With the growing trove of publicly available building energy data, there are now ample opportunities to apply machine learning methods for prediction of building energy performance. In this study, we test different predictive modeling approaches for estimating Energy Use Intensity (EUI) for US commercial office buildings and the individual energy end-uses of HVAC, plug loads, and lighting, based on the latest Commercial Building Energy Consumption Survey (CBECS) 2012 microdata. After preliminary statistical analysis, six regression or machine learning techniques are applied and compared for prediction performance. Among all candidates, Support Vector Machine and Random Forest demonstrate both accuracy and stability. However, machine learning algorithms are better than the linear regression only to a limited extent, with on average 10–15% lower prediction errors for Total EUI prediction. Conversely, linear regression models slightly outperform machine learning methods in estimating Plug Loads EUI. These mixed results suggest careful consideration in applying advanced predictive algorithms to the CBECS dataset. Individual variable importance was tested using Random Forest, with the top 10 predictors differing for the total and sub-system EUIs. The analysis demonstrates that, for the techniques applied, the variables reported in CBECS have inadequate predictive power to map actual energy consumption. Filling information gaps in areas such as occupant behavior, power management, building thermal performance, and their interactions may help to improve predictive modeling.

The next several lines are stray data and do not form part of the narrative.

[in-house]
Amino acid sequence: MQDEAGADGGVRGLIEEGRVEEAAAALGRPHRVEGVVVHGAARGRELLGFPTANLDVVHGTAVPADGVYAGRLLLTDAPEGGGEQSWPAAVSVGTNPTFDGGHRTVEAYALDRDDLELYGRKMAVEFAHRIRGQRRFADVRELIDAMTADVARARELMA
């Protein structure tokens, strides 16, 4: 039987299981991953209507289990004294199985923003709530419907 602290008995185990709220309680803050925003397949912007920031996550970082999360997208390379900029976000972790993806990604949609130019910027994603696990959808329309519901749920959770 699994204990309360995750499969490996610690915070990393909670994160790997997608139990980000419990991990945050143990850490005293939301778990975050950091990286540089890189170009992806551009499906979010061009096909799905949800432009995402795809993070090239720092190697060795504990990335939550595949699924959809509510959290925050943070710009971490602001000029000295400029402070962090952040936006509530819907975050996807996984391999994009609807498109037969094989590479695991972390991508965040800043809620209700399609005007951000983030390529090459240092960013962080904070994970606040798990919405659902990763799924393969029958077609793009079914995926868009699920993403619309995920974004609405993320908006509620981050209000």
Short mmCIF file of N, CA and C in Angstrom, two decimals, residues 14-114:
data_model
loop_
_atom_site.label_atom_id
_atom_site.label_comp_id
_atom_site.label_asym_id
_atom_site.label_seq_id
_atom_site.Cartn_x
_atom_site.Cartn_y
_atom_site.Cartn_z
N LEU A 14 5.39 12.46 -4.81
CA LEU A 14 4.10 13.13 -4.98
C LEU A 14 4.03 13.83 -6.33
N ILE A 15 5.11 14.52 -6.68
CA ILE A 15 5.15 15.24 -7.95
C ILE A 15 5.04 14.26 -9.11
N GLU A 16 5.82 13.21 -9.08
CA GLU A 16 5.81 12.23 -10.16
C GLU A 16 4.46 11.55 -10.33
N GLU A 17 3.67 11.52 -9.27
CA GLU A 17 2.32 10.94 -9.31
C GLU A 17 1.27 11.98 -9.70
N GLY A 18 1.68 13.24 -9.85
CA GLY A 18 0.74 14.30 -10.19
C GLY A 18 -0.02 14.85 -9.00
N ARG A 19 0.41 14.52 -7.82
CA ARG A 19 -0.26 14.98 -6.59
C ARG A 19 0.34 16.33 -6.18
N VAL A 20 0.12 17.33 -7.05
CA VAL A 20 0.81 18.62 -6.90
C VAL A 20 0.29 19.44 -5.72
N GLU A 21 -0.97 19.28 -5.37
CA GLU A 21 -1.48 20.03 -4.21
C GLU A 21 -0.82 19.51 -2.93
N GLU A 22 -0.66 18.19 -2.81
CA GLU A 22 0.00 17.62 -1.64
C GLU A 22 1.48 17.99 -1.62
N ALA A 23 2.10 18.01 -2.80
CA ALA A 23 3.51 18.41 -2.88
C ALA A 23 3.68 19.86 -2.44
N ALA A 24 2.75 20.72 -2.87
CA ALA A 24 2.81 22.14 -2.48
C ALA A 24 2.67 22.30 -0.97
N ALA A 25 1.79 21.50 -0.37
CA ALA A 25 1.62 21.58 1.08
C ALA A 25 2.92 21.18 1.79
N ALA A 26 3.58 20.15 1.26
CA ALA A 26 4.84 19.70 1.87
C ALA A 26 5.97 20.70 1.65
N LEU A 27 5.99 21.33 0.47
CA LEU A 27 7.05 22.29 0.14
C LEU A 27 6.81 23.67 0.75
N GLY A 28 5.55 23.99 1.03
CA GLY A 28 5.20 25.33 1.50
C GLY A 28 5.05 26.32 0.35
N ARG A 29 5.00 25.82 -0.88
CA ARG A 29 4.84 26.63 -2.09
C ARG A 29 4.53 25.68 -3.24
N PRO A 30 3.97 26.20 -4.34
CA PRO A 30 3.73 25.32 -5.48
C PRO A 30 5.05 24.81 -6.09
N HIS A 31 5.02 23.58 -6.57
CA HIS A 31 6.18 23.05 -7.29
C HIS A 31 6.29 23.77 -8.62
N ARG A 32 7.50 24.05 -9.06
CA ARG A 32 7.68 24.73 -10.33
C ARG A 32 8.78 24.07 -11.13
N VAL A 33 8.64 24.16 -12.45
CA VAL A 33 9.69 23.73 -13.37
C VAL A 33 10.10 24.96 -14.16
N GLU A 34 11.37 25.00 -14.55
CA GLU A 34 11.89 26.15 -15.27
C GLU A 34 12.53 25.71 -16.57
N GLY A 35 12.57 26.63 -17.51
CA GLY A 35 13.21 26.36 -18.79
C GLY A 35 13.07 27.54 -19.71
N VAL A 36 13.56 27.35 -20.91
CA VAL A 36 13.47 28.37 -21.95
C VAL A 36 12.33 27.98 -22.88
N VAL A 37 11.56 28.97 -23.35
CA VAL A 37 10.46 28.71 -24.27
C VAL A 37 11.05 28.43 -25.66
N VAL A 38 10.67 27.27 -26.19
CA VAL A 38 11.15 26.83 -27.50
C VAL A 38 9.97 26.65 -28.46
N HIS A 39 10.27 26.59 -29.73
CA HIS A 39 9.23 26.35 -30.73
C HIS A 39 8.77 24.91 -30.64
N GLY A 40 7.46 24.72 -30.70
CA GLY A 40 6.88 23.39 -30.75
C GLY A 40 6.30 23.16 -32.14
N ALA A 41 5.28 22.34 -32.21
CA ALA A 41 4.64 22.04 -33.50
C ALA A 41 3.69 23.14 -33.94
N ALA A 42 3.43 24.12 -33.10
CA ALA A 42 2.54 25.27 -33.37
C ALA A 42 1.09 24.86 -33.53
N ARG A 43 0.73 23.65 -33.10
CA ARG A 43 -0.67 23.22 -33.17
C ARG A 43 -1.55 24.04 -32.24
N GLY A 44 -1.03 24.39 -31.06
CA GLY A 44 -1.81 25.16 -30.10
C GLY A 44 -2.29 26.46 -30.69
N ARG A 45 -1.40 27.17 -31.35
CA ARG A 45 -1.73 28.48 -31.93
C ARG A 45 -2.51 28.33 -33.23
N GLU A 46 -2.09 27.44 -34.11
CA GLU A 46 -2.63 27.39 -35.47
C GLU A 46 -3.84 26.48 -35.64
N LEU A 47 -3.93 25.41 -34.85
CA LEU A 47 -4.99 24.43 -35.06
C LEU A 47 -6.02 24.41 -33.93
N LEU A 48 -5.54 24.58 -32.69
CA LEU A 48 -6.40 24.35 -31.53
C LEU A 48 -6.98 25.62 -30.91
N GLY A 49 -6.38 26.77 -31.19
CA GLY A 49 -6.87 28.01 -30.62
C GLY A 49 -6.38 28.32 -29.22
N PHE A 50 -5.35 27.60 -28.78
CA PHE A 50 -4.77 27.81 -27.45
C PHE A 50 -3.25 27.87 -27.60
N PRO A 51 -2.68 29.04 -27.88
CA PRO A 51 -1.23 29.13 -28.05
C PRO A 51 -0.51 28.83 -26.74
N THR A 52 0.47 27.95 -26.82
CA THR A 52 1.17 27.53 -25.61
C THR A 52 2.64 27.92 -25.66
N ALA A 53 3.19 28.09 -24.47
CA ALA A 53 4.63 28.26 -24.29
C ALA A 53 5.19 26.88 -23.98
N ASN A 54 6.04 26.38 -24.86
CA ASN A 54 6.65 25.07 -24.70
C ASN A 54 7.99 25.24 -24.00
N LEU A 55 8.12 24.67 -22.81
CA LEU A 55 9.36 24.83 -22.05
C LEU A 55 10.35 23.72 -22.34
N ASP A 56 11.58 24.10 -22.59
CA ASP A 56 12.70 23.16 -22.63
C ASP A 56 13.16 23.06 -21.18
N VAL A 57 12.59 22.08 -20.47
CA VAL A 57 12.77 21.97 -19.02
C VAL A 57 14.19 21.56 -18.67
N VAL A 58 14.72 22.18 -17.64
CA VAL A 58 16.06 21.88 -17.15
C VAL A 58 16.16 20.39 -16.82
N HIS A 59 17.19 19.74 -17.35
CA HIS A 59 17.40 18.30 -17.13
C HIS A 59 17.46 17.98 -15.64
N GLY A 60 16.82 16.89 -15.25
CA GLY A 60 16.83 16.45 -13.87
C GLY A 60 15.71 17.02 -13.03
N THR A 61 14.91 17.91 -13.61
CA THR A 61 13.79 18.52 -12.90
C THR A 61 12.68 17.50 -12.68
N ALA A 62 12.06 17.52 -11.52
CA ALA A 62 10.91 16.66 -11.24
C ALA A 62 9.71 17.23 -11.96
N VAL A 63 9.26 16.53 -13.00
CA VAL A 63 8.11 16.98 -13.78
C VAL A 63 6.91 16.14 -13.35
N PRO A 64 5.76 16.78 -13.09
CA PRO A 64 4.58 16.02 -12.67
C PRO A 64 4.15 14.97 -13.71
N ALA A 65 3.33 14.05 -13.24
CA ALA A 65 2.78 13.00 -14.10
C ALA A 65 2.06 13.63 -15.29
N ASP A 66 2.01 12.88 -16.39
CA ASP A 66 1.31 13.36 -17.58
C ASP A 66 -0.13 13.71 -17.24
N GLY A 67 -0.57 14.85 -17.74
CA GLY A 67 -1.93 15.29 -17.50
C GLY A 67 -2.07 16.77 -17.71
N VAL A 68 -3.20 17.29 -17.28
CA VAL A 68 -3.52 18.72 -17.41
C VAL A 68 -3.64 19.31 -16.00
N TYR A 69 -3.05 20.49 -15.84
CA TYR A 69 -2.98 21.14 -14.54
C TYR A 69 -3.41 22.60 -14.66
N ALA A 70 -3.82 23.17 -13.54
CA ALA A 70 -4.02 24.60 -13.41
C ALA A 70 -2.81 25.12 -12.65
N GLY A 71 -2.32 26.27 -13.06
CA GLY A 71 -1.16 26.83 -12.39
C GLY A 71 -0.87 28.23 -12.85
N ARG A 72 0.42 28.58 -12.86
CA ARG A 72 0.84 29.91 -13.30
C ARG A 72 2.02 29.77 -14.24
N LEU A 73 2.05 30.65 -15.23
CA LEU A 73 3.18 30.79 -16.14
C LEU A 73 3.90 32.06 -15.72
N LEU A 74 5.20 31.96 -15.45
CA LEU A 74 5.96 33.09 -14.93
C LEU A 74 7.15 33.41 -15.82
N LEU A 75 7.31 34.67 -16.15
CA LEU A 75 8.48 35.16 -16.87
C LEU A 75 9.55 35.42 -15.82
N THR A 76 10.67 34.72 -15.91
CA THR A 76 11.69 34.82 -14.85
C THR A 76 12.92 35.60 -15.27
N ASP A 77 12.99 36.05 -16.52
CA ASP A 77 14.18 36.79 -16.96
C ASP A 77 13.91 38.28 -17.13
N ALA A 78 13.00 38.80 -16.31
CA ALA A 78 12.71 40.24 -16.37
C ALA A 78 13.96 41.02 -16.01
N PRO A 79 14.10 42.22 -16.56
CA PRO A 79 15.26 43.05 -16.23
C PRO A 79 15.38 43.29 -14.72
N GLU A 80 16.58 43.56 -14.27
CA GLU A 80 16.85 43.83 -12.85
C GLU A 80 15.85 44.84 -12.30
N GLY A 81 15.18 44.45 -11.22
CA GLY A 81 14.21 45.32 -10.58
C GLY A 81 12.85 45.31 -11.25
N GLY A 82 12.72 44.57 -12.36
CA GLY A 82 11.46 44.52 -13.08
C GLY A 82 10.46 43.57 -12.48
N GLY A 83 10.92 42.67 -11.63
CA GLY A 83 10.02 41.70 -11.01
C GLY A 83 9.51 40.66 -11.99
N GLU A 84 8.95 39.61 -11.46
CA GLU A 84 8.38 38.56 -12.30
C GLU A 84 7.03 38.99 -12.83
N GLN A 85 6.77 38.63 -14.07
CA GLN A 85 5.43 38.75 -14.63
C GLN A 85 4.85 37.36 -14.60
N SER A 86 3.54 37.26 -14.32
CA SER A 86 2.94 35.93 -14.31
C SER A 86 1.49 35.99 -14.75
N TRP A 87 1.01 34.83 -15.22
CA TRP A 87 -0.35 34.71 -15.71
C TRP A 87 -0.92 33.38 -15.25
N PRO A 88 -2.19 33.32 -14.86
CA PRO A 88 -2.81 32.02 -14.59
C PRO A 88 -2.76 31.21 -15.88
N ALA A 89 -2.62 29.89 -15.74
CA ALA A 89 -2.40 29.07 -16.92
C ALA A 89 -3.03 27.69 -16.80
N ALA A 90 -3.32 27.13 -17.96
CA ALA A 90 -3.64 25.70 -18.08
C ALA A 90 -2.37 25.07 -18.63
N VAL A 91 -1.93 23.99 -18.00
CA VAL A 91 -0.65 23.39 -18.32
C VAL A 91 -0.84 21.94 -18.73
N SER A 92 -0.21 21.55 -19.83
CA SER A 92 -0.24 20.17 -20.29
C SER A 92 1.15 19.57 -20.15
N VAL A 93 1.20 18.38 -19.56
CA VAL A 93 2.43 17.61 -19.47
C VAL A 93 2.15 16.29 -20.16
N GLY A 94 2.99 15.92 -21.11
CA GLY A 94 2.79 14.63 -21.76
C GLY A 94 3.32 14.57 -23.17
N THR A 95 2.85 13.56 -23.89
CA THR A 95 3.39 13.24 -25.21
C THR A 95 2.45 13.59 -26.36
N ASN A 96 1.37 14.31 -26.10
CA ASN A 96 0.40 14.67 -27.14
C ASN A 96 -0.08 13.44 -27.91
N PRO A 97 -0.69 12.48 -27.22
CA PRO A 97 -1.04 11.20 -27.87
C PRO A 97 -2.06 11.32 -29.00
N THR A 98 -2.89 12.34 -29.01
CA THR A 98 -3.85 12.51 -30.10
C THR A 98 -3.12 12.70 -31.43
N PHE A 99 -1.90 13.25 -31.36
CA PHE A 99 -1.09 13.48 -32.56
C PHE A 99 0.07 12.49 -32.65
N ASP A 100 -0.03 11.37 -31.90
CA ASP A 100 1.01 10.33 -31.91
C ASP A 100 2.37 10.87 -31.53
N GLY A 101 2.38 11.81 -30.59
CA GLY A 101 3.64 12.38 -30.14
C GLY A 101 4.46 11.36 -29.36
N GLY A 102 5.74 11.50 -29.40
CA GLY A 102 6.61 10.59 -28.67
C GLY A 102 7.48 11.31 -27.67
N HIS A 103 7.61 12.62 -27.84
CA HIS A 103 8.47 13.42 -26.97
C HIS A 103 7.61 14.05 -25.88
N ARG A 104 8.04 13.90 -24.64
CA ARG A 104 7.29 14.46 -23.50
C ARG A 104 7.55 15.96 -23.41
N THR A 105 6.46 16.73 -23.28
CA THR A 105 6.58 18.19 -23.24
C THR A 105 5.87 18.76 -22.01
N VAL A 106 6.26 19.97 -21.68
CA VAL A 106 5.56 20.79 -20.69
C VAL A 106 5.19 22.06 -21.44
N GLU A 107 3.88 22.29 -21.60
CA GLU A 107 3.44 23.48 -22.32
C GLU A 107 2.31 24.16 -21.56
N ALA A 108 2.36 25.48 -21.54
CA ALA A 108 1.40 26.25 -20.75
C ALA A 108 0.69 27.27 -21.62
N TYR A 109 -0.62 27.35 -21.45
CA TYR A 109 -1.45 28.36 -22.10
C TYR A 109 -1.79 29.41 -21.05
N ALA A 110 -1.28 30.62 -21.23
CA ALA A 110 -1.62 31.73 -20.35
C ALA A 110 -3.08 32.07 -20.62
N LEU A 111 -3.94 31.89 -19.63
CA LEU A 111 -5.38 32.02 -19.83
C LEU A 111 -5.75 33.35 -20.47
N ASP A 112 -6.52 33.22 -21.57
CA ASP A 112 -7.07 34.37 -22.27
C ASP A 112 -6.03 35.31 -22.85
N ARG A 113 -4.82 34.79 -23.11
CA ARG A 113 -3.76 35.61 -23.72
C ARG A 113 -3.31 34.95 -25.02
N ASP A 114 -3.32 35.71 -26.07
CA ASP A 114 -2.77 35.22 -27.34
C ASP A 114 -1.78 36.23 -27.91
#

Energy and Buildings – Elsevier
Published: Mar 15, 2018
It’s your single place to instantly
discover and read the research
that matters to you.
Enjoy affordable access to
over 12 million articles from more than
10,000 peer-reviewed journals.
All for just $49/month
Read as many articles as you need. Full articles with original layout, charts and figures. Read online, from anywhere.
Keep up with your field with Personalized Recommendations and Follow Journals to get automatic updates.
It’s easy to organize your research with our built-in tools.
Read from thousands of the leading scholarly journals from SpringerNature, Elsevier, Wiley-Blackwell, Oxford University Press and more.
All the latest content is available, no embargo periods.
“Hi guys, I cannot tell you how much I love this resource. Incredible. I really believe you've hit the nail on the head with this site in regards to solving the research-purchase issue.”Daniel C.
“Whoa! It’s like Spotify but for academic articles.”@Phil_Robichaud
“I must say, @deepdyve is a fabulous solution to the independent researcher's problem of #access to #information.”@deepthiw
“My last article couldn't be possible without the platform @deepdyve that makes journal papers cheaper.”@JoseServera